This afternoon I performed my last filial duty and scattered what remained of my father’s ashes at the Taj Mahal in India.
We landed in Jaisalmer at 5am on a cool morning and, swaddled in a fluffy pink blanket bought expressly for the night-bus, we drank sweet masala chai for an hour. A short tuk-tuk ride then dropped us at the outer gate of the fort and for the second time in my life I had the pleasure of walking up into this sandstone marvel in the desert a hundred kilometres from the border with Pakistan.
We left Anandwan over a fortnight ago and now, with time and distance under our belts, it is time to reflect on the time there and our transition back into everyday India.
Since I was 17-years old I have had a phobia about losing a finger or more.
The circumstances we sometimes find ourselves in can be bizarre. I never could have imagined that one day I would wake up and think ‘I’m looking forward to going to an Old People’s Home to massage the leprosy afflicted residents’. But nonetheless today was that day, my third on the job.
My lake-side seat has become my favourite place to sit at Somnath. Every morning after breakfast I head to the concrete plinth beneath a Mimosa tree and assume a position of dedicated intent; buttocks and feet are planted to establish a tripod and then I survey the scene (I am more of an eyes-wide-open meditator).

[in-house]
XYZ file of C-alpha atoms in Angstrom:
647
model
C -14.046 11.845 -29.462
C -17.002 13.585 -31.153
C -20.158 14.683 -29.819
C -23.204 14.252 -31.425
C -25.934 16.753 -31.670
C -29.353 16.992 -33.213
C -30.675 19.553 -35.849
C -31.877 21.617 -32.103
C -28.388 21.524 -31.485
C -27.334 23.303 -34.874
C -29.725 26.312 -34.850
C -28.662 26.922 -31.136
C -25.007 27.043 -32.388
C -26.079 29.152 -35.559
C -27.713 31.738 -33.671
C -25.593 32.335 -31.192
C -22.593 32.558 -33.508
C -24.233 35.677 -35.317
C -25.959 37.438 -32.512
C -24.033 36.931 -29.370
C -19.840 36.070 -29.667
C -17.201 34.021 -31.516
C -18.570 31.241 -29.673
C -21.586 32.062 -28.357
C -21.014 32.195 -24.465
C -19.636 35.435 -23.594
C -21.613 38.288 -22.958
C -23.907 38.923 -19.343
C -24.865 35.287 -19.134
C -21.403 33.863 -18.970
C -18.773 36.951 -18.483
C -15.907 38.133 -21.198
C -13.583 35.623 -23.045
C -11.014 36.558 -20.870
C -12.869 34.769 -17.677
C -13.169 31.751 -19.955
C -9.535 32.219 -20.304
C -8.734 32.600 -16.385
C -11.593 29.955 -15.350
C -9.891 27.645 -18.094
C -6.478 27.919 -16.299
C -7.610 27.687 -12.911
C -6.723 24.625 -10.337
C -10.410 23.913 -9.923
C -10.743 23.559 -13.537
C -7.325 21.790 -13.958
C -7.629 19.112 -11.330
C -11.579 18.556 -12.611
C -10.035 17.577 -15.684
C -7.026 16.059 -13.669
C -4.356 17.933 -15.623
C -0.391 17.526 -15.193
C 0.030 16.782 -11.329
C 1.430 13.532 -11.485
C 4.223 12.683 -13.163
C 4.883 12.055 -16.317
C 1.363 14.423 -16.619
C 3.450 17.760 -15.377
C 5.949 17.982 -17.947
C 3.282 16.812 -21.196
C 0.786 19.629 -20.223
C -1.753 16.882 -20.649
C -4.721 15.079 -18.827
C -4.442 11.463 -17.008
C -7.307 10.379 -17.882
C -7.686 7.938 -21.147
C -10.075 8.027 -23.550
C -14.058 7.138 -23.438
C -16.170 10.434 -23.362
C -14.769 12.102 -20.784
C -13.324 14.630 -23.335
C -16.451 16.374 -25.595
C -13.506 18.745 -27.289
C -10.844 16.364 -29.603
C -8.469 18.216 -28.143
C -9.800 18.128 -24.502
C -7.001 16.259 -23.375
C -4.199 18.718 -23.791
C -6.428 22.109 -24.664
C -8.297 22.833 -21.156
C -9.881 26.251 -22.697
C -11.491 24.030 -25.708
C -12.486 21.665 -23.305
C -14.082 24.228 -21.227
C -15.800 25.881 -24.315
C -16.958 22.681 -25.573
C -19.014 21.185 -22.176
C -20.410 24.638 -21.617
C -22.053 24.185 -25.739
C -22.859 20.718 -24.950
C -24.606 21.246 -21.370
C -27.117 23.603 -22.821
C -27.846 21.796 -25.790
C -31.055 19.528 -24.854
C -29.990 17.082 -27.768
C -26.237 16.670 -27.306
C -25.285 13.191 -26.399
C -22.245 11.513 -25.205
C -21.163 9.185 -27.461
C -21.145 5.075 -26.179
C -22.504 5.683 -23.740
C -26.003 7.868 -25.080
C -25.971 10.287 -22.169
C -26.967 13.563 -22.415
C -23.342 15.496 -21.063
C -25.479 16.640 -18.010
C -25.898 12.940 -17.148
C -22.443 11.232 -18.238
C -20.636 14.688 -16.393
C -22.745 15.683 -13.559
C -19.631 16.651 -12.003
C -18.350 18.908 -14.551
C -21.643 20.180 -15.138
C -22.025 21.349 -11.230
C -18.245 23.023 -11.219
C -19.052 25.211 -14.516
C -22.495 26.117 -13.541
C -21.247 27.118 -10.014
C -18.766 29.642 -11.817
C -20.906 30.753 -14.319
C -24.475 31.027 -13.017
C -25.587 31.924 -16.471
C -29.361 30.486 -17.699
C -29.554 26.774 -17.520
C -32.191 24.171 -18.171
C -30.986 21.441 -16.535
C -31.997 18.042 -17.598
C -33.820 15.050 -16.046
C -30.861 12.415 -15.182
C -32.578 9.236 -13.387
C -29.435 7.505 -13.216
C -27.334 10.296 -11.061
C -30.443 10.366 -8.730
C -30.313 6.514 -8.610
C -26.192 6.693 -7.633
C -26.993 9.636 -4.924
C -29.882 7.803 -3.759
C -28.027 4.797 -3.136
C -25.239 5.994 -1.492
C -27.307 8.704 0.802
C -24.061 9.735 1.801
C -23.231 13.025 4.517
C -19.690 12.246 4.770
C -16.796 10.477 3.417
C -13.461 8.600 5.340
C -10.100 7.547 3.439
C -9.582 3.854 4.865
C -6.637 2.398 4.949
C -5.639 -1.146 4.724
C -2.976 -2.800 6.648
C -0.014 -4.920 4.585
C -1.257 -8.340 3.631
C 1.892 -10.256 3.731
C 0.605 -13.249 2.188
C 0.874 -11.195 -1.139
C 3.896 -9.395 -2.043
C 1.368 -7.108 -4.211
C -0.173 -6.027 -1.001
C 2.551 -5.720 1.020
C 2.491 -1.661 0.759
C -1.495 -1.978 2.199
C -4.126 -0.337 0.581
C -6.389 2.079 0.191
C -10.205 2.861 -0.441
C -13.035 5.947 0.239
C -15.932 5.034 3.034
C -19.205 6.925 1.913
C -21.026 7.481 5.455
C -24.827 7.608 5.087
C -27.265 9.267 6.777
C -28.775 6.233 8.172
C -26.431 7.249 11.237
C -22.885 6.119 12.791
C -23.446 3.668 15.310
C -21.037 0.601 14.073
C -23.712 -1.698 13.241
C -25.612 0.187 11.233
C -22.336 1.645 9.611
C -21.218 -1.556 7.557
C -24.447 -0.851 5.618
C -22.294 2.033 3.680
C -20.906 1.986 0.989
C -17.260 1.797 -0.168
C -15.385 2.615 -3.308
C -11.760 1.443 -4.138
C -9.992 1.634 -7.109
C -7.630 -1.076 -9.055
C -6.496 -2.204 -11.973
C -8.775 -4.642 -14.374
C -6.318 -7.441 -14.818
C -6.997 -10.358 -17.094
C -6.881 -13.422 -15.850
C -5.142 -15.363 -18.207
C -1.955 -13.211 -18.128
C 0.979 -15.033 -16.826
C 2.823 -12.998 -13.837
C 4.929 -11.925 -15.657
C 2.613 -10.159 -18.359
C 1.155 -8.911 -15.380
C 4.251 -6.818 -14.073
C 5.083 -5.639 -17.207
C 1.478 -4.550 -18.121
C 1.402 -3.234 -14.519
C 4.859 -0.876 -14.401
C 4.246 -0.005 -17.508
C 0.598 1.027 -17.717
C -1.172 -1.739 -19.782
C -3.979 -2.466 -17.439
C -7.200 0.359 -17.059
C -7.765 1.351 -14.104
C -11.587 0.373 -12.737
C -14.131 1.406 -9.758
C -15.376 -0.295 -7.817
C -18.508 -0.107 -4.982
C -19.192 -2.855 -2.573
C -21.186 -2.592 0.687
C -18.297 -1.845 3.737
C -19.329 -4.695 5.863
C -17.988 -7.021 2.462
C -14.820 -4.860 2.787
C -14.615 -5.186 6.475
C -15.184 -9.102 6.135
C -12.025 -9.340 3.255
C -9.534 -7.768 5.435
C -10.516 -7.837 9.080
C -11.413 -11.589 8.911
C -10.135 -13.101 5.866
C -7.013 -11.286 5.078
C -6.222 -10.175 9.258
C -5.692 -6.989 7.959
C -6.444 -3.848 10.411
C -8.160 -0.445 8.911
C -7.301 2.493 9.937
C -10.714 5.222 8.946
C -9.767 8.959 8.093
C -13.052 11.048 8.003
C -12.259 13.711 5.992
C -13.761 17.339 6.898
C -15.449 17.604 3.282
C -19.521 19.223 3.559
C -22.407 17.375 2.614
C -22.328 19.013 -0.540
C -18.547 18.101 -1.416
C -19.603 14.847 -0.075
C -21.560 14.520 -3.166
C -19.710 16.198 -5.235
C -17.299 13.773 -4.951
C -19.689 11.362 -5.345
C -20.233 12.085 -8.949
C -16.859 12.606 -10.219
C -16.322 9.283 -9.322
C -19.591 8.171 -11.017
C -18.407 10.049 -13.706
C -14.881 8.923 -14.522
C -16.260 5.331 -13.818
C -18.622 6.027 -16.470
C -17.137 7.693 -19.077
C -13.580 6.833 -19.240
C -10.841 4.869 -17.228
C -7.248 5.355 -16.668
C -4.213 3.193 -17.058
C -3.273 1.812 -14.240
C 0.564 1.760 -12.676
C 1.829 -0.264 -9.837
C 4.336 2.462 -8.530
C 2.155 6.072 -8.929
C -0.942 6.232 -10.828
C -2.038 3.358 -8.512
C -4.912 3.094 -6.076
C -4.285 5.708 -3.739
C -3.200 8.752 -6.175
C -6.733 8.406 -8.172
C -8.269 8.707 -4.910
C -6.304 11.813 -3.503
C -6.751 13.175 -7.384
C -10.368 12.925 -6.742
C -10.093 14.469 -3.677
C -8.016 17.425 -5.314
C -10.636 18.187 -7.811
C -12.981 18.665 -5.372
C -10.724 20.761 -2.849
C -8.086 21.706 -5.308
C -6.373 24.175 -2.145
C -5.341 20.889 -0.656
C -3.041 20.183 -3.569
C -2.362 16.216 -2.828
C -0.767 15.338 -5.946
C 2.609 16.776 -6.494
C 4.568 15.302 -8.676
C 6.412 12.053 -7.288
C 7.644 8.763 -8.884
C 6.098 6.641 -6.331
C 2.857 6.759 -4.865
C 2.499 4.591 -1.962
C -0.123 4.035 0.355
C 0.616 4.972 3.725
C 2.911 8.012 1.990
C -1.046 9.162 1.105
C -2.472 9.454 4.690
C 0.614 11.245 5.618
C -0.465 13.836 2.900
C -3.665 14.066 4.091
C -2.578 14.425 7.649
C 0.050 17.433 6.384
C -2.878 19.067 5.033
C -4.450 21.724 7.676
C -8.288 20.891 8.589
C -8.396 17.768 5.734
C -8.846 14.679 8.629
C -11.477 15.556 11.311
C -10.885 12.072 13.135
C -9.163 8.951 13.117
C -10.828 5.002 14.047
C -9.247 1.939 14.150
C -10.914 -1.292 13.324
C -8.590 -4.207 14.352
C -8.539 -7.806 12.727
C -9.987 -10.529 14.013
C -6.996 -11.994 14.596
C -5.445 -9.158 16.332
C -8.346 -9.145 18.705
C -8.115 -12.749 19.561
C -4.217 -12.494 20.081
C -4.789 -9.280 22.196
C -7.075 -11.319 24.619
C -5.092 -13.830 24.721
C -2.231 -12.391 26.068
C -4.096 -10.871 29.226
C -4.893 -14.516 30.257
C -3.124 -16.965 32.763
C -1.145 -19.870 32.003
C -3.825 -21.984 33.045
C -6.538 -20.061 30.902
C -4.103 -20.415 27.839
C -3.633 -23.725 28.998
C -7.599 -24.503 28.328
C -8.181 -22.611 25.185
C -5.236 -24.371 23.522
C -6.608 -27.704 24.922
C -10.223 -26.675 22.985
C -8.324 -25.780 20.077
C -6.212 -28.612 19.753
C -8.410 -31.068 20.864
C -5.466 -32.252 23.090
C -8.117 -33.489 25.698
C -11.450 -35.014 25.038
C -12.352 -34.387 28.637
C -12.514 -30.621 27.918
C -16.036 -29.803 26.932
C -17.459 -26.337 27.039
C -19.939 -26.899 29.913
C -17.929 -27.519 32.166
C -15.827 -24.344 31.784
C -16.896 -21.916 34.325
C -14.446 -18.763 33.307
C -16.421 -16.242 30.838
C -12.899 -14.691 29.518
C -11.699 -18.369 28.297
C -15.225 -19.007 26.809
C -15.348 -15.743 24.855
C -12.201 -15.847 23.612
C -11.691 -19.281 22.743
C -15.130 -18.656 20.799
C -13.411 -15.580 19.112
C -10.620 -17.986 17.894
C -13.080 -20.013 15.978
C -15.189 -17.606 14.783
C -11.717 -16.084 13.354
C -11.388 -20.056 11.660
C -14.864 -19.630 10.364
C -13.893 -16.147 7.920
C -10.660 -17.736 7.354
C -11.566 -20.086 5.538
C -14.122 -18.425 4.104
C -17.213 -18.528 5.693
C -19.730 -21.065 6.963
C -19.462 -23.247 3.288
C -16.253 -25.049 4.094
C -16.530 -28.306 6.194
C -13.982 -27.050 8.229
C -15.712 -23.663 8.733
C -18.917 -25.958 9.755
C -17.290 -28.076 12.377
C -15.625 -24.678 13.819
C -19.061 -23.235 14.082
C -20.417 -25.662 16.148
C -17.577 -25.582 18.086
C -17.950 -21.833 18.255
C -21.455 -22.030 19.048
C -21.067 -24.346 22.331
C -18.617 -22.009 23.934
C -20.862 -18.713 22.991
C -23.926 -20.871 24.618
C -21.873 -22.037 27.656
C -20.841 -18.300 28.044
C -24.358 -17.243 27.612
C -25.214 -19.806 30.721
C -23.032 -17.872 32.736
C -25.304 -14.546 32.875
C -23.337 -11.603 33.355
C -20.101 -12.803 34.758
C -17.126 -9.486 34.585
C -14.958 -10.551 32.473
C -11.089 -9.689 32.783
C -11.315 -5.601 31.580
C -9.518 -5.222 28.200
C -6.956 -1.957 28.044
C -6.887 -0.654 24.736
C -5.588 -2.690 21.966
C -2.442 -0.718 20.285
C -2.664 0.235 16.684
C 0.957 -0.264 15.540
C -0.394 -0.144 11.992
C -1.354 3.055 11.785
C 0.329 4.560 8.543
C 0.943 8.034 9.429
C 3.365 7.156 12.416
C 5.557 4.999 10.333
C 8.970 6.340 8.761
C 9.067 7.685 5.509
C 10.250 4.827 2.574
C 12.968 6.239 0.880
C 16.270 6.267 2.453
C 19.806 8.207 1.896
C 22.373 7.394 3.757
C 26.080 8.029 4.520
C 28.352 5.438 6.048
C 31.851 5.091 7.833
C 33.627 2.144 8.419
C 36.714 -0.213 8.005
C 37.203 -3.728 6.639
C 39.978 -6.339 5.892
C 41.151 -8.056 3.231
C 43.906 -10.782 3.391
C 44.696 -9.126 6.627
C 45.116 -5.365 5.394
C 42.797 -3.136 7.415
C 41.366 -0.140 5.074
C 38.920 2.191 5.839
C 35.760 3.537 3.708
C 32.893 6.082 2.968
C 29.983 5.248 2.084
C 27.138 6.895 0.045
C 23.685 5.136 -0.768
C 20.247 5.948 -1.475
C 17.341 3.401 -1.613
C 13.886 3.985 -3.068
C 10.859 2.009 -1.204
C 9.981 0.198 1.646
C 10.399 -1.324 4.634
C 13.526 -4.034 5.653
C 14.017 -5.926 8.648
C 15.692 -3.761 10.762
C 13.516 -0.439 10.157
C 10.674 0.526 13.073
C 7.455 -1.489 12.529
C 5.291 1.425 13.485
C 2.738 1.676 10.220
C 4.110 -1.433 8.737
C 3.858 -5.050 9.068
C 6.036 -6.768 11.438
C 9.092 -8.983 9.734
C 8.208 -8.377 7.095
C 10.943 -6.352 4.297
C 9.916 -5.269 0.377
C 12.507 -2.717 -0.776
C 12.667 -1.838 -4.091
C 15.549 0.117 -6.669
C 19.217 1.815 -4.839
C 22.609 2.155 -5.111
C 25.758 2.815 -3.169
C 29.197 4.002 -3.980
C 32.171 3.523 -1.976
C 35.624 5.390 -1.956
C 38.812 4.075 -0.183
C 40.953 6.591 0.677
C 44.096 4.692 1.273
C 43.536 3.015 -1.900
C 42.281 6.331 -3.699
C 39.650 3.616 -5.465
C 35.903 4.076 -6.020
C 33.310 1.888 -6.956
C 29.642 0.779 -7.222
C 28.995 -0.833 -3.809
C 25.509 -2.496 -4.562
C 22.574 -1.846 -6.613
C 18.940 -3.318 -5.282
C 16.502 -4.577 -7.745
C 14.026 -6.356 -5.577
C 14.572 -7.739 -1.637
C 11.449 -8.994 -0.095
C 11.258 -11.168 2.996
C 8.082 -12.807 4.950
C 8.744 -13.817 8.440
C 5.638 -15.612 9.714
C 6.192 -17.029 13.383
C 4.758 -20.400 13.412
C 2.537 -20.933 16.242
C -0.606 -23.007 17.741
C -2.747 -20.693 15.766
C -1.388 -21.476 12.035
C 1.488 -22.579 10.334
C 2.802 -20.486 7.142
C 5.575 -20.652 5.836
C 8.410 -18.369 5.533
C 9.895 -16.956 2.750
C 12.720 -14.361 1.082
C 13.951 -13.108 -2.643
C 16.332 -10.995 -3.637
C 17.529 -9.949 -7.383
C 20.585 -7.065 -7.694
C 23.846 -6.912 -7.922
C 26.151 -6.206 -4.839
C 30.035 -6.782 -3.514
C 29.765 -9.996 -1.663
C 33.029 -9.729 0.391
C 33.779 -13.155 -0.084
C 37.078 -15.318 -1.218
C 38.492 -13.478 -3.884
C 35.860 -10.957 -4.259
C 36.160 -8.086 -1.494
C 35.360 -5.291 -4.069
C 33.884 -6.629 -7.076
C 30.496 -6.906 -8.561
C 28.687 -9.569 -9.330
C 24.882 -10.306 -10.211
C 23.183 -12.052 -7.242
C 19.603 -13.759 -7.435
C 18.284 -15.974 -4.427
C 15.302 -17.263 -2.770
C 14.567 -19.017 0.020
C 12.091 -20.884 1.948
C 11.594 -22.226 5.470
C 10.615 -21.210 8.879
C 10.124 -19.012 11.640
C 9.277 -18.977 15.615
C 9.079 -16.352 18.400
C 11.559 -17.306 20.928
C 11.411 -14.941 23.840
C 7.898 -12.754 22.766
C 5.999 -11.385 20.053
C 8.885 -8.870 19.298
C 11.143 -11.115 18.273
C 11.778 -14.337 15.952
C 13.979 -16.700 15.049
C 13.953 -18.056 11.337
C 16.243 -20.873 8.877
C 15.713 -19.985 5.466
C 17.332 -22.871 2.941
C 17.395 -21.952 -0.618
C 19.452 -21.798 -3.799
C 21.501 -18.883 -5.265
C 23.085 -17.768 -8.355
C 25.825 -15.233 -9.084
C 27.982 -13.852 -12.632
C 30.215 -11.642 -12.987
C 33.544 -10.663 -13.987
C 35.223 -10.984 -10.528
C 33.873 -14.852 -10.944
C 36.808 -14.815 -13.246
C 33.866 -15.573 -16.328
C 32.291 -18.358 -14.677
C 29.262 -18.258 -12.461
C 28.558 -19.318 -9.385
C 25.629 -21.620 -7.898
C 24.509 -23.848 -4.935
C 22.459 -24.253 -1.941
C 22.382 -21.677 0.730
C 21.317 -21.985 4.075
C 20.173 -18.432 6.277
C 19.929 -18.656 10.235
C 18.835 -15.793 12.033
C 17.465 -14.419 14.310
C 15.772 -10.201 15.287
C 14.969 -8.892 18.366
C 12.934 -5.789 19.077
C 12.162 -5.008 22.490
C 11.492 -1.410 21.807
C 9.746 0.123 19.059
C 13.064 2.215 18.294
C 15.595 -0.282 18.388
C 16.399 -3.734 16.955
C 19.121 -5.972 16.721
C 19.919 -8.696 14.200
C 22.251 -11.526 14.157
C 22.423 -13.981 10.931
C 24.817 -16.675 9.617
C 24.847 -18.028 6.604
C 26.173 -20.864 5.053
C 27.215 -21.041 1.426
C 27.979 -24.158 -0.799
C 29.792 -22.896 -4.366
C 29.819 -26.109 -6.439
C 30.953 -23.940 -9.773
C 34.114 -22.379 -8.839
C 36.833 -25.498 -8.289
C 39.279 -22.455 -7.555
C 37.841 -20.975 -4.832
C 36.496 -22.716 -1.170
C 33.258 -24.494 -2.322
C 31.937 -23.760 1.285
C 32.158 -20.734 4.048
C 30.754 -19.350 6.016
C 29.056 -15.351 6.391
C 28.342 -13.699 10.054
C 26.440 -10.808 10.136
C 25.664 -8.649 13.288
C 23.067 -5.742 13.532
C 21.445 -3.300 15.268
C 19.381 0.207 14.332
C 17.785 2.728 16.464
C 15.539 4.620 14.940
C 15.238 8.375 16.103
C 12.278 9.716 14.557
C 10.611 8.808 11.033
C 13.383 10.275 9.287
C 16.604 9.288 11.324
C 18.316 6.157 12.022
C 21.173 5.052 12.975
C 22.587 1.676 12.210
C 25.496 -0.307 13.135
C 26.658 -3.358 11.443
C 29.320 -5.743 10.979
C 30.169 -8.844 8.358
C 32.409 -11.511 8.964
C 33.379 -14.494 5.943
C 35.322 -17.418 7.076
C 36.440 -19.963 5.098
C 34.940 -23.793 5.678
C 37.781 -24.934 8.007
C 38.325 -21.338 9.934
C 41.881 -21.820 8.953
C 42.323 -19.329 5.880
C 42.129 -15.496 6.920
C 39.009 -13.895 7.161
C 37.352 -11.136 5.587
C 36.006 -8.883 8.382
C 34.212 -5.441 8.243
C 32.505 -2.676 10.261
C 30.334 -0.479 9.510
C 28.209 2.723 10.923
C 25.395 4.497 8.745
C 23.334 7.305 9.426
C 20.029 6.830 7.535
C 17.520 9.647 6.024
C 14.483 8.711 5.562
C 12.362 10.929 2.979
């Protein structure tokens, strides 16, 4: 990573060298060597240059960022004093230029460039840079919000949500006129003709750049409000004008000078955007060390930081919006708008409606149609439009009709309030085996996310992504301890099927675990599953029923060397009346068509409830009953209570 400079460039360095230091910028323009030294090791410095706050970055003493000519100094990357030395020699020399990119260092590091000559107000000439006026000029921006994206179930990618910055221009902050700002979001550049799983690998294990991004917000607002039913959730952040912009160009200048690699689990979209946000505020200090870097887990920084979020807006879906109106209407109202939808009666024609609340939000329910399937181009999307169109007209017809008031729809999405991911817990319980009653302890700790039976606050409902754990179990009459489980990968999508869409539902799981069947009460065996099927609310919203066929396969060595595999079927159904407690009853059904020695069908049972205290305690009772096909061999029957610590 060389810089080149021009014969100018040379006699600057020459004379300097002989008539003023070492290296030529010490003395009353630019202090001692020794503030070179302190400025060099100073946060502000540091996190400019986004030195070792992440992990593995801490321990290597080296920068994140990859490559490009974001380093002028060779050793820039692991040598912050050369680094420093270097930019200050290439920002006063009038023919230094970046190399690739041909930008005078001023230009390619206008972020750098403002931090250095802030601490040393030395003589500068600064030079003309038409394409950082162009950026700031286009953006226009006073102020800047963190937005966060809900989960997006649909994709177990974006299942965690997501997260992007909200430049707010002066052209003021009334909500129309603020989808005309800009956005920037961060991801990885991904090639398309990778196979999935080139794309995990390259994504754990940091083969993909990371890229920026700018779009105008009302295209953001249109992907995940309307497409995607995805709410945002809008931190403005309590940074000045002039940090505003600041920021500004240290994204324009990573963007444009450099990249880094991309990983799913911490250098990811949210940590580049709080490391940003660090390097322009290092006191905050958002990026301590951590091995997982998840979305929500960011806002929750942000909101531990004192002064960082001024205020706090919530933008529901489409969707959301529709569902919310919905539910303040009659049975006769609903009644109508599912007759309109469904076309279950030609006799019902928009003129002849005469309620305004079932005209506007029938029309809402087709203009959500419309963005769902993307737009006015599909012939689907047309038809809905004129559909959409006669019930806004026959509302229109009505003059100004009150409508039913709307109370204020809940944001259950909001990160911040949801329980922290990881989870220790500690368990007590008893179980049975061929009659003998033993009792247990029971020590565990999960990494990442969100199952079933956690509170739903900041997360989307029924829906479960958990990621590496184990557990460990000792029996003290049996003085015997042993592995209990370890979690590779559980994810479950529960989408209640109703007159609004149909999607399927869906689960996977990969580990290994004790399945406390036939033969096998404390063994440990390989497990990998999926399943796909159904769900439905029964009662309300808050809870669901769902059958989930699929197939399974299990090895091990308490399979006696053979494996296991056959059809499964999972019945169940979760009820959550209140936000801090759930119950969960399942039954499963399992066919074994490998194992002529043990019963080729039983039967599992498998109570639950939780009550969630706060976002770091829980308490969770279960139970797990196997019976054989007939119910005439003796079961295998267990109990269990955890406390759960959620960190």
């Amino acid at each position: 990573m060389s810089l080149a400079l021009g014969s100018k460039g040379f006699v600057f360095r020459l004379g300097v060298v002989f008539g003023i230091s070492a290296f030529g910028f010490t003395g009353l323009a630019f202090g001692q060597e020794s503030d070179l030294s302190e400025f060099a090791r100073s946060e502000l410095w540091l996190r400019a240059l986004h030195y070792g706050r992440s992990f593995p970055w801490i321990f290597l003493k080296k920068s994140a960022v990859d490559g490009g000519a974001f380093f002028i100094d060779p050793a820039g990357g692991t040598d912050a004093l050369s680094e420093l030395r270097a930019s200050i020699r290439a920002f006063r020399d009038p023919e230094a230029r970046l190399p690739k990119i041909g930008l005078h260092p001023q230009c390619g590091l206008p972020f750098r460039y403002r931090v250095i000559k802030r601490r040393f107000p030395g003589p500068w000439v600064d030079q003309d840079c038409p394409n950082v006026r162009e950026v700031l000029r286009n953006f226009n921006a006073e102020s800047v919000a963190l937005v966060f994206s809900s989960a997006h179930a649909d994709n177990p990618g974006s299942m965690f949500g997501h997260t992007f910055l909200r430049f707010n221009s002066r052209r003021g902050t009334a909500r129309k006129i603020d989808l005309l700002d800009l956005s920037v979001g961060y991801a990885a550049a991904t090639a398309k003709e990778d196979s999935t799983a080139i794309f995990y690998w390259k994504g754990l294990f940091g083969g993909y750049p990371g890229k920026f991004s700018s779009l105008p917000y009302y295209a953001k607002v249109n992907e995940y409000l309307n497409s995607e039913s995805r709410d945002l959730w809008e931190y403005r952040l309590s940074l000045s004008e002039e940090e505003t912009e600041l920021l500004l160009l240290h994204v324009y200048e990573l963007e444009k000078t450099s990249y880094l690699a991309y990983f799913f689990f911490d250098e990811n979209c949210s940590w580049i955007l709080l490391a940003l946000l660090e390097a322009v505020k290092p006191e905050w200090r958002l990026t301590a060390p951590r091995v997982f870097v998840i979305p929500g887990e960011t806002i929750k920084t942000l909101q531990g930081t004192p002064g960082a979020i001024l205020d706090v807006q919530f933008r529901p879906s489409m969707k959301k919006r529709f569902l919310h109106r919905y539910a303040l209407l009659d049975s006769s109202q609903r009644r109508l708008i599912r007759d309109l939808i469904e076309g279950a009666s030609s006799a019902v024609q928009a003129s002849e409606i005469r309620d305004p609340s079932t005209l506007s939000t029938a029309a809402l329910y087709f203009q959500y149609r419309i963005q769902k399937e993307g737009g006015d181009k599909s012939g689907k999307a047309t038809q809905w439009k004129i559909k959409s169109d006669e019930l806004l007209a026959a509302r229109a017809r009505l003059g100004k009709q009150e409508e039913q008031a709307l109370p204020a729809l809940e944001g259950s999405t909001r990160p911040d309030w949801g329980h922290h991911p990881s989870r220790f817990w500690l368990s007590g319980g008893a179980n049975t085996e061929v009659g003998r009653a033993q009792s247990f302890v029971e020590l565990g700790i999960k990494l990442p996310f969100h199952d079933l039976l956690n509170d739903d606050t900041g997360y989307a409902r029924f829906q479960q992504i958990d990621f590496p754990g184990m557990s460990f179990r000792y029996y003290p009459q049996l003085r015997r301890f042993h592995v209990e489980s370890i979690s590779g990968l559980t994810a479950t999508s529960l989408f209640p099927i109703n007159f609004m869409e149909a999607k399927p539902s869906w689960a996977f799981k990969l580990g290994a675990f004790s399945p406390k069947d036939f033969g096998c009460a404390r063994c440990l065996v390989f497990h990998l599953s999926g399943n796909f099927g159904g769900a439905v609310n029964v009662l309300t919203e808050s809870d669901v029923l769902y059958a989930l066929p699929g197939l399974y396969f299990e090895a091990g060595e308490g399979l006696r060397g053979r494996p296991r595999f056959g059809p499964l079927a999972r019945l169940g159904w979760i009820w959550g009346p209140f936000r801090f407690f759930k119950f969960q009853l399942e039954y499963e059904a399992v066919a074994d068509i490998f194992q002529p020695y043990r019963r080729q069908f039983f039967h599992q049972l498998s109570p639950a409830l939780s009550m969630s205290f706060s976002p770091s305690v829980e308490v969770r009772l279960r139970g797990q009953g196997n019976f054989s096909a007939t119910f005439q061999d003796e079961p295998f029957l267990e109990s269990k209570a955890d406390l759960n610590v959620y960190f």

I might have neglected to say that I’ve brought my father along on this trip. Not the full blown article I hasten to add which would be rather difficult as he’s been dead for over 10-years.
I used to think that I knew how to sit quietly with myself. Now I know how wrong that assumption was. Continual distractions would arrive via my senses, an itch here or a sound there, and bounce me off the path.
OhmygodIwanttotalk! I’ve done it, a week of (near) total silence: hours of meditation, yoga at dawn every day, vegetarian food and no email, internet, television or interference from the outside world – just my own internal distraction to deal with!
Currently installed at the National Gallery of Modern Art in Mumbai is an exhibition entitled ‘Music and the Goddess’. Laid out over three floors of a sensuously flowing flying saucer-like building it has a very other worldly atmosphere.